As the water in the bottom chamber is heated the resulting steam increases the pressure inside the lower chamber. The water is forced from the lower to the top chamber. The coffee grounds are added and the infusion begins.
After the infusion stage has finished the heat source is turned off. The atomospheric pressure in the lower chamber moves back to normal, sucking in the brewed coffee from the top chamber.
There is a filter between the two chambers leaving the coffee grounds in the top chamber.
The bottom chamber can then be removed and ready to serve.
To be honest, describing the process doesn’t do justice to the shear extravagance of it so here a video showing how it's done.
Brew time: All in with setup time, heating the water, infusing the coffee and waiting for the draw down phase, at least 15 minutes.
Grind type: Coarse grind, similar to French press
Resulting brew: Users of vacuum pots swear that they create a superior brew, but then again, for all this work, you would expect it to be fantastic right?
Difficulty: Hard. There are lots of moving parts and clean up can be a real pain.
VERDICT: The perfect gift for someone obsessed with coffee. For a day to day coffee maker it's overkill but if you have lots of time in the morning and love your coffee it might be for you.
Why put in the hard work when gravity can do it for you? With the gravity method, the brewed coffee drips slowly and directly into a cup or pot.
Because the water has less contact time with the grounds drip feed coffee has a much lighter flavour. There is also less grit, this is left behind in the filter, a disadvantage of the infusion method.
Most drip feed setups are small and designed for a single serving, perfect if you just want to treat yourself to a coffee.
Pour over drippers come in all sorts of sizes and shapes. An important thing to realise with most pour over setups is that they require a single-use paper filter. filterless or reusable filter versions are available which we would definitely recommend to stay as eco-friendly as possible!
How to brew: Take your pour over dripper, line with a filter which and fill with coffee grounds. Place the dripper on top of a cup, mug or pot.
Pour a little hot water over the coffee grounds and let them soak it up. This phase is called Blooming. You will see the grounds swell, rise, and bubble as CO2 is released. Allow 30 seconds for the bloom to finish.
Slowly pour the remaining water over the center of the grounds in spiral action, making sure to soak all the grounds.
Brew time: 5 minutes all in.
Grind type: A medium grind should be fine. If using a reusable filter a finer grid may block the mesh.
Resulting brew: Expect a rich, clean and refreshing cup of coffee.
Difficulty: Medium, the key step is remembering to bloom and then the slow poor.
VERDICT: Pour over coffee may seem simple but can be quite involved. It produces a clean and refreshing cup of coffee. Pour over kits are small and portable and designed to make one cup, great if you want to indulge your yourself.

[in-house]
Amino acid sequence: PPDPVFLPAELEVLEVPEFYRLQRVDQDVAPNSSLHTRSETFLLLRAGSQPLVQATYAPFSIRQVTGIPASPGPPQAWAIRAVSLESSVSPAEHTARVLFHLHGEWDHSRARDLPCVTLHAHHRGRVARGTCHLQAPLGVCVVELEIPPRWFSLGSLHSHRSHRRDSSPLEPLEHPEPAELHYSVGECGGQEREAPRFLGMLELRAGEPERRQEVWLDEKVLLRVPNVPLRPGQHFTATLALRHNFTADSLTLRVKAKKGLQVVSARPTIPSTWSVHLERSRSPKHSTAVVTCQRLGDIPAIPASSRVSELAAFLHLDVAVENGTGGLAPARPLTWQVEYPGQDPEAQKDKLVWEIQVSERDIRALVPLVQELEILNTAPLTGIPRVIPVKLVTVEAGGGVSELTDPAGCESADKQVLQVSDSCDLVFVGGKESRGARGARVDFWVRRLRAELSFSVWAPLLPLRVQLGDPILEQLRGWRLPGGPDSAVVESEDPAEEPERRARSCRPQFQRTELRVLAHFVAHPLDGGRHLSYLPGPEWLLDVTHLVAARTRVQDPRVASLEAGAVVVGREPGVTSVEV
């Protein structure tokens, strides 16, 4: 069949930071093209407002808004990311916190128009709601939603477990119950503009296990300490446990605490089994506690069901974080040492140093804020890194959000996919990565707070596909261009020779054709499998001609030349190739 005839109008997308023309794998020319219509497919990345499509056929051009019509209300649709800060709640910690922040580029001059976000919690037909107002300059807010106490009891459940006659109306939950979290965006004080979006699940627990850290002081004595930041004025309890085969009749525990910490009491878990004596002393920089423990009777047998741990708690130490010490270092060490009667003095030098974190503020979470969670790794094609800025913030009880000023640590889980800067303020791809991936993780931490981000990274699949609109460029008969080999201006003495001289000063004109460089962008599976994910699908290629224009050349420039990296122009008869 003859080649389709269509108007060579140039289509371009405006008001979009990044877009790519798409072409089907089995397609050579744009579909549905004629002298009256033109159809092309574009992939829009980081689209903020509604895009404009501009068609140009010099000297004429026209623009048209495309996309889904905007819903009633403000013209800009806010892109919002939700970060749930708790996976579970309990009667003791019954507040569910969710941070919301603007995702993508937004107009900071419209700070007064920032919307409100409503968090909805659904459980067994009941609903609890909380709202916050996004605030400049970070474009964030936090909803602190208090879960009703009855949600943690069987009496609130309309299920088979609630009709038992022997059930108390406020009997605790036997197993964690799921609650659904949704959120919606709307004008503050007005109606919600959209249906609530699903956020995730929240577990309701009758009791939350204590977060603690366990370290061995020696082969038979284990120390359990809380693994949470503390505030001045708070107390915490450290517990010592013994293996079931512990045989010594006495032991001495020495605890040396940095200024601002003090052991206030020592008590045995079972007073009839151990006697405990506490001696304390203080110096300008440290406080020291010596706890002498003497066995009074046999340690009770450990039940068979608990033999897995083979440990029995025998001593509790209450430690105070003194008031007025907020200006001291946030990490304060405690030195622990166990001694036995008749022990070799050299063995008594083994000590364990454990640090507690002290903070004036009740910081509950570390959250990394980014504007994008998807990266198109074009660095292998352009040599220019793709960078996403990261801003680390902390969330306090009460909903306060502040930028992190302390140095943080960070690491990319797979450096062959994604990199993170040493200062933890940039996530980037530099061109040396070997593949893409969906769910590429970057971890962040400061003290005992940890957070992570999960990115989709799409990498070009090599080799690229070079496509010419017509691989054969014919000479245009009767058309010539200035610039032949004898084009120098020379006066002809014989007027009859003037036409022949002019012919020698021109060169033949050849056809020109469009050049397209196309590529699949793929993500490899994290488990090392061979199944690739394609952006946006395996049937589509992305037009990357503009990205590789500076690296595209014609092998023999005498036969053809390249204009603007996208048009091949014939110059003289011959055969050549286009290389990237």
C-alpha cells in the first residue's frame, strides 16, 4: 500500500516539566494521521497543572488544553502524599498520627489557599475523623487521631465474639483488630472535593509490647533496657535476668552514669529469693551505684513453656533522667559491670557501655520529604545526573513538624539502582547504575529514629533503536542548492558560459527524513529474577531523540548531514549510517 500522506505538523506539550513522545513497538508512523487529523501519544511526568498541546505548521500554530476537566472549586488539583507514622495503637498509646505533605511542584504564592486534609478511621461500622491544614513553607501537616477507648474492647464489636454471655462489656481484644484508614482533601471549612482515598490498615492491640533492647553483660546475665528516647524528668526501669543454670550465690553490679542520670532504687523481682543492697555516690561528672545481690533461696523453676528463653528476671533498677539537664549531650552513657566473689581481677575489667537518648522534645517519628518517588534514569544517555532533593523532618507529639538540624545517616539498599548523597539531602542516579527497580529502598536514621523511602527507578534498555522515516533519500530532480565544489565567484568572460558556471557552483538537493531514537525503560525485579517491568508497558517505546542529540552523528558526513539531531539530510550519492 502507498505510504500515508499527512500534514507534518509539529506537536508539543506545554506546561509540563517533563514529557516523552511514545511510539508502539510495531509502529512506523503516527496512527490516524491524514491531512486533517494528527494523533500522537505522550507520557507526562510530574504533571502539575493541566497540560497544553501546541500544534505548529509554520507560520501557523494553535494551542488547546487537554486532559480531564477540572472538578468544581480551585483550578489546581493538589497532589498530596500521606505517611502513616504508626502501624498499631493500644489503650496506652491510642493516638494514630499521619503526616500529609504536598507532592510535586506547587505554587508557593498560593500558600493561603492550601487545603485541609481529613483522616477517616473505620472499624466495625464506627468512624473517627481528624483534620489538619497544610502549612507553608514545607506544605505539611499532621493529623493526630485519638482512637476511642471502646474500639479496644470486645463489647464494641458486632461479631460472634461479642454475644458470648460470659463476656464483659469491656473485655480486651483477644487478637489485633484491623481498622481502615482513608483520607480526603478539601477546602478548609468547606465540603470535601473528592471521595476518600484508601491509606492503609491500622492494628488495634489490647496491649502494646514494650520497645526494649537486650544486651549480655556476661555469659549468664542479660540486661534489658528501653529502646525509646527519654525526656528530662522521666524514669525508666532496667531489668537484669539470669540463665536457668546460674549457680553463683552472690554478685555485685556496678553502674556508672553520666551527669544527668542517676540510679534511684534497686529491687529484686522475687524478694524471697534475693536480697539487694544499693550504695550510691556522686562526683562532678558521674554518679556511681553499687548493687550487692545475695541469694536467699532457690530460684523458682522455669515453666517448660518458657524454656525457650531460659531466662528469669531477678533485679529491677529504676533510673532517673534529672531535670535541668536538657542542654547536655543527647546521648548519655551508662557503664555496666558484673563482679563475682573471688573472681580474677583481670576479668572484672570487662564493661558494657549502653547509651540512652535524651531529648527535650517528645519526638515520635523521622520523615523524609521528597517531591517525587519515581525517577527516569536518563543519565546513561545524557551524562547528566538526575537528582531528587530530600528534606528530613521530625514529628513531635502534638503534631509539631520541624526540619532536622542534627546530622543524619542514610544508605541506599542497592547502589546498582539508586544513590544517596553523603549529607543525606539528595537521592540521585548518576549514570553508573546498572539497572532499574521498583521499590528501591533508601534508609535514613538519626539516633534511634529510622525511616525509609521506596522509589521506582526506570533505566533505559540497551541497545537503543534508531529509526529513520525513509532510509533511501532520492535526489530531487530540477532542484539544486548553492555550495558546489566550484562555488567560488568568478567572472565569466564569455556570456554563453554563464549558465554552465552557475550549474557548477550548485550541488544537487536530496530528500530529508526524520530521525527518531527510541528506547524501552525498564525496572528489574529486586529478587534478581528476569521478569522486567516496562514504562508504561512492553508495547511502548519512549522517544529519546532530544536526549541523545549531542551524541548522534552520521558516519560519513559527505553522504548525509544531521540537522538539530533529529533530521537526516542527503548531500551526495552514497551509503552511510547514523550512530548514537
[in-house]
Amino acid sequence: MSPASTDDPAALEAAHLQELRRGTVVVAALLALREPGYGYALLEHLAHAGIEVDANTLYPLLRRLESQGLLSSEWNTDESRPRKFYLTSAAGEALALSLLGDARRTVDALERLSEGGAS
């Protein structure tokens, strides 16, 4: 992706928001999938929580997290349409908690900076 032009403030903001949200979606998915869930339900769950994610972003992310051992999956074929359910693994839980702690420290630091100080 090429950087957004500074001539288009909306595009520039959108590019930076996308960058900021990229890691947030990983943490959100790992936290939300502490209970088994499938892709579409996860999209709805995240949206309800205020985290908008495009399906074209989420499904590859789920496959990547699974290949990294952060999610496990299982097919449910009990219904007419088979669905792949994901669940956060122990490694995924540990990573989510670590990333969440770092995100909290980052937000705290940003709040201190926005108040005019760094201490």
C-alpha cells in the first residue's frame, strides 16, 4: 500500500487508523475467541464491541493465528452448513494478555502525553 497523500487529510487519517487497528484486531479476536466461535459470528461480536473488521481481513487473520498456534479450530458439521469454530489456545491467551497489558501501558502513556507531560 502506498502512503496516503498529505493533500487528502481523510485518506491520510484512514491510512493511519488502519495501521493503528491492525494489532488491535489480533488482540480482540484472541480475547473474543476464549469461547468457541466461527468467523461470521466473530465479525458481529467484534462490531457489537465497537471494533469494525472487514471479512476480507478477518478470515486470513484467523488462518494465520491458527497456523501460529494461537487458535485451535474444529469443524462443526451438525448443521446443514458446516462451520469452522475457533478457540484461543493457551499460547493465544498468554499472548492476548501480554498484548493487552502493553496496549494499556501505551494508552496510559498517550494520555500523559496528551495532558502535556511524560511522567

People have fallen out of love with percolators. They were popular back in the 60s and 70s but the introduction of the electric drip coffee makers sparked their end.
The big problem is that they continually cycle the brewed coffee which leads to over-extraction and a bitter coffee. Then again, if you like a strong cup of coffee or have a 'set it and forget it' mentality this might be the method for you.
How to brew: Inside the percolator there is a lower chamber that you fill with water. The upper chamber contains the coffee.
As the water is heated the pressure forces water from the lower to the upper chamber. Gravity takes over and the water seeps through the coffee and drips into the lower chamber after passing through a filter.
Once in the lower chamber, the cycle begins again.
Brew time: 7-10 minutes
Grind type: Coarse grind
Resulting brew: If you drink straightway the coffee will be fine. But the longer the percolator is left to… percolate? The more bitter the brew becomes.
Difficulty: Easy, just add the coffee grounds and water and turn on.
Verdict: Percolates can be useful if you need to make coffee for lots of people and keep it warm for a while, think of the coffee you might get at a breakfast coffee. But you will never get a great tasting brew.
The pressure method has led to the coffee culture we know today. The only way real espresso coffee can be made is under pressure.
Hot water is quickly forced through fine coffee grounds at high pressure. The whole process takes less then a minute and results in a highly concentrated coffee drink with the distinctive layer of 'crema'.
The Aeropress is a relatively recent invention in the coffee world being launched in 2005.
People love this compact device because it is so versatile.
You can't make official 'espresso' coffee as you know it, the pressure just isn't there, but you can make something close to it.
The Aeropress normally comes with single-use paper filters, although you can now get reusable metal mesh filters.
How to brew: The Aeropress is cross between a pour over filter and a french press.
It consist of two nested chambers. A filter is attached to the bottom of the larger chamber. The slightly smaller, tight fitting plunger goes inside.